Author Archives: Shane Heneghan

000dcf9b-800shane

From top: European leaders assemble yesterday in Rome, Italy; Shane Heneghan

Cheap phone calls on holiday are of cold comfort to the jobless youth in the South.

Europe needs more.

Shane Heneghan writes:

This weekend EU leaders (what’s left of them) gathered in Rome to celebrate the 60th anniversary of the Treaties of Rome which began the process of European integration as we know it.

In an atmosphere of much mutual backslapping, the story of the European Union was celebrated and a brief declaration on the future of Europe was signed.

Yes, this anniversary comes at a time when the second biggest donor in the club is about to leave, but the declaration signed at Rome tries to make this look as much as possible as an opportunity as well as a difficulty.

The declaration and the celebration itself were, of course, peppered liberally with certain myths. The underlying narrative that European integration has been plain sailing since the late 50s is the easiest one to debunk.

If you go back into the newspaper archives of the 50th, 40th, and 30th anniversaries you will find the Union in various different midlife crises each time. In 2007, for example, the club was desperately trying to salvage something from the failed constitution project- which eventually became the Lisbon treaty.

Even the signing of the Treaty itself was done in a general atmosphere of malaise in the wake of the French Parliament rejecting the proposed European Defence Union a few years previously.

Perhaps this should serve as a warning to those so eager to see the EU gain a defence policy as a reaction to the Trump White House.

The declaration contains an admission that some states may wish to move forward at varying different speeds of integration – like this is something new – that this was even written down is an insult to the intelligence of anyone who has had half an eye on what has been going on in the past 60 years.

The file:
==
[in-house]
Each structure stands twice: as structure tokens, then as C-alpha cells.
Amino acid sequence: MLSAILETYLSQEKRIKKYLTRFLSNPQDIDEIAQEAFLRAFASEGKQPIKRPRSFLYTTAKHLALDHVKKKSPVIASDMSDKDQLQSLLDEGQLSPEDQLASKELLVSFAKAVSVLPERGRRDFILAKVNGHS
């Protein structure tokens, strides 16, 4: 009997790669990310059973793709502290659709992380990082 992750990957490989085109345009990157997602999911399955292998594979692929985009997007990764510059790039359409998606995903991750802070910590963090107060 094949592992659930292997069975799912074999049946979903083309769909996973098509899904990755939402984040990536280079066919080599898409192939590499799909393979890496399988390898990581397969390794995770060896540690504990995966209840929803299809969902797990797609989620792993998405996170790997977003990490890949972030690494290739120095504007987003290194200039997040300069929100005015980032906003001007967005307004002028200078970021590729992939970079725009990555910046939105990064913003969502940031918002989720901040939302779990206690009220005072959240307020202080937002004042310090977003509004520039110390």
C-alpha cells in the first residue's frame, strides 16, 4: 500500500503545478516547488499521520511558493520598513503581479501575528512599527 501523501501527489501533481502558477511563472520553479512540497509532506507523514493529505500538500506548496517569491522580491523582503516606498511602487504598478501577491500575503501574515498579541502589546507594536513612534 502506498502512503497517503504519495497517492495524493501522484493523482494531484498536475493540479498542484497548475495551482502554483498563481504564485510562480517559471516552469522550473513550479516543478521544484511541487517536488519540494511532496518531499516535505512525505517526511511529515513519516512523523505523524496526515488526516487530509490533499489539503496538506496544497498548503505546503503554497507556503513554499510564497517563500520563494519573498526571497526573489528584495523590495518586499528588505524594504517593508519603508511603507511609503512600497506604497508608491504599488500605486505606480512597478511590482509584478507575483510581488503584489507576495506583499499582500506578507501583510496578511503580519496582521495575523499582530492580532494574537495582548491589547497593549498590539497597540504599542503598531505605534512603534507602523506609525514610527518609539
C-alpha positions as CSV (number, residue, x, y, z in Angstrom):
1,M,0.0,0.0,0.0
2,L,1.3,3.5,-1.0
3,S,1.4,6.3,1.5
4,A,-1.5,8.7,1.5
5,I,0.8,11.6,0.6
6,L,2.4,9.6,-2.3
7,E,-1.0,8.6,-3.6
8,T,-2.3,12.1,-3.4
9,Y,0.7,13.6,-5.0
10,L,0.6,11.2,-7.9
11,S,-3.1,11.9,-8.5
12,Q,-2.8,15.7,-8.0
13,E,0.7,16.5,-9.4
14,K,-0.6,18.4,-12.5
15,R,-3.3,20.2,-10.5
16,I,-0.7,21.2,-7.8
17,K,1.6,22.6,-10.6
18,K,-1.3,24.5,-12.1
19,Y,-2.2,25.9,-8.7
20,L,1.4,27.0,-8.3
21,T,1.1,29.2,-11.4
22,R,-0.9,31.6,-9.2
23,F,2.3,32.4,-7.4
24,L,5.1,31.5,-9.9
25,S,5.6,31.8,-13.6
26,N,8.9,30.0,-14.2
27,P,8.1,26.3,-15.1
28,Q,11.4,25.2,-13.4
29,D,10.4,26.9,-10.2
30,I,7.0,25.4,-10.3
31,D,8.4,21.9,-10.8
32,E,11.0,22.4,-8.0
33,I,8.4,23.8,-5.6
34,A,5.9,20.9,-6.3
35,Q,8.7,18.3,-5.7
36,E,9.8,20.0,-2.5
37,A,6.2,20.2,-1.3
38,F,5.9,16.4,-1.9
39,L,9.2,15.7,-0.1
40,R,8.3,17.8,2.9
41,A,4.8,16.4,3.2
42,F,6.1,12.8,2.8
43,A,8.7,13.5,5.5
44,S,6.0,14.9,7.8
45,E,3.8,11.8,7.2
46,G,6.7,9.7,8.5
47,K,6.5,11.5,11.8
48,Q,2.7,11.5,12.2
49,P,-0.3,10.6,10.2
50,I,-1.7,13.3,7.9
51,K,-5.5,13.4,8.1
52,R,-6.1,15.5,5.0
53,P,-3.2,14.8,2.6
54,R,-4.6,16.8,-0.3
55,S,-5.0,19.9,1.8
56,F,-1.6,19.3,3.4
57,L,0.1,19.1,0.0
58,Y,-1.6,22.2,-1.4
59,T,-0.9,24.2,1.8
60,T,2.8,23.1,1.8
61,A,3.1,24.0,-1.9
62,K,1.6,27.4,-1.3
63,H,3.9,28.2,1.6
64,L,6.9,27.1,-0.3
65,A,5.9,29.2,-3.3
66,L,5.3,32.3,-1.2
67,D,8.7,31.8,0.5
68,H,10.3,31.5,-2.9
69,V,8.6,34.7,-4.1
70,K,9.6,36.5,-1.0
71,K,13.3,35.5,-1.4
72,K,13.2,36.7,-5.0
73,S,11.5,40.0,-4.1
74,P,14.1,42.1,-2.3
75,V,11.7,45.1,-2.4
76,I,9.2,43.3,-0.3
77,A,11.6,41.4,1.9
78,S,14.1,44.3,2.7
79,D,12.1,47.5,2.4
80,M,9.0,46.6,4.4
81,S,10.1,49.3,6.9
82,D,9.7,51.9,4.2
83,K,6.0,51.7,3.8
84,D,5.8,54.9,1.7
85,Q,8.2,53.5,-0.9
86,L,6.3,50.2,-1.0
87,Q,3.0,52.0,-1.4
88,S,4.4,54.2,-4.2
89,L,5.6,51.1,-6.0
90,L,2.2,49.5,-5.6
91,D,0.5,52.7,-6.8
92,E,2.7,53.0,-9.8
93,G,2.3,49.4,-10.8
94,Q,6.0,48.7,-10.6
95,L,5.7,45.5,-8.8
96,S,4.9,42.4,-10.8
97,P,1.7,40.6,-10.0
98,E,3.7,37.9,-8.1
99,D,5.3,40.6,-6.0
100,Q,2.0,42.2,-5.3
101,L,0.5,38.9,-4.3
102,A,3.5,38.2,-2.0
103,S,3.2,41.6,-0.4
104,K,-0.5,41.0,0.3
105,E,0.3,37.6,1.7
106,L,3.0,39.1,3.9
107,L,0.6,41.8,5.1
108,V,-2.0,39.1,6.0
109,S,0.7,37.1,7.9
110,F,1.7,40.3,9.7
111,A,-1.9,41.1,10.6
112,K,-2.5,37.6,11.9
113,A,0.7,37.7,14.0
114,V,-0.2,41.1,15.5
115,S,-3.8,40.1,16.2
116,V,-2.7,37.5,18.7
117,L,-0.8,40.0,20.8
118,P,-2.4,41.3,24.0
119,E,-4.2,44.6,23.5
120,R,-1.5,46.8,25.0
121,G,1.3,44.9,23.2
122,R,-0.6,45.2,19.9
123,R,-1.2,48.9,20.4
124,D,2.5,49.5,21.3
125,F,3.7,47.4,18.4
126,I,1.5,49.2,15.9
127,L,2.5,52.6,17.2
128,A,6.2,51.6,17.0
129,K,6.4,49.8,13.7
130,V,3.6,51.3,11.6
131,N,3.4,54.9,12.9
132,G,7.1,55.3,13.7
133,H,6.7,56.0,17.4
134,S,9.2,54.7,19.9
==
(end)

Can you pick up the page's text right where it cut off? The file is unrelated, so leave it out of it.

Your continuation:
We have a multispeed Europe perhaps since day one – or at the very least since the signing of the Schengen agreement on free movement in the 1980s.

But of course, the most interesting thing about informal declarations like this is what is not mentioned.

Earlier this week, Greenpeace and other environmental actors lamented the fact that the text has no mention of climate change. This is missing an open goal. Even eurosceptics can sometimes be convinced that environmental issues like this need to be tackled at an international level.

Here Europe has a chance to make itself more cohesive and also, ya know, save the world. As a former Finnish Prime Minister once put it, the EU is like a shark- it must keep moving or it will sink. It needs a big idea.

Well meaning defenders of the project point to successes such as the abolition of roaming charges as justification. Cheap phone calls on holiday are of cold comfort to the jobless youth in the South.

Europe has a single currency now – it’s in our pockets. This is the big leagues. It’s insulting to the citizens to serve up low level issues like this and present it as progress.

We need a common treasury and we should look at increasing the amount of money the EU spends on infrastructure.

The structural funds are arguably one of the best examples of well managed public spending you are likely to find. If this was to be scaled up, even modestly, could have a very strong effect economically.

Speaking as an unrepentant Federalist (I knew I’d work the f bomb into this somehow) I’m so tired of PR exercises like what we saw in Rome. We need more.

Shane Heneghan is a Brussels-based election and poll watcher. Follow Shane on Twitter: @shaneheneghan

GettyImages-648208268

shane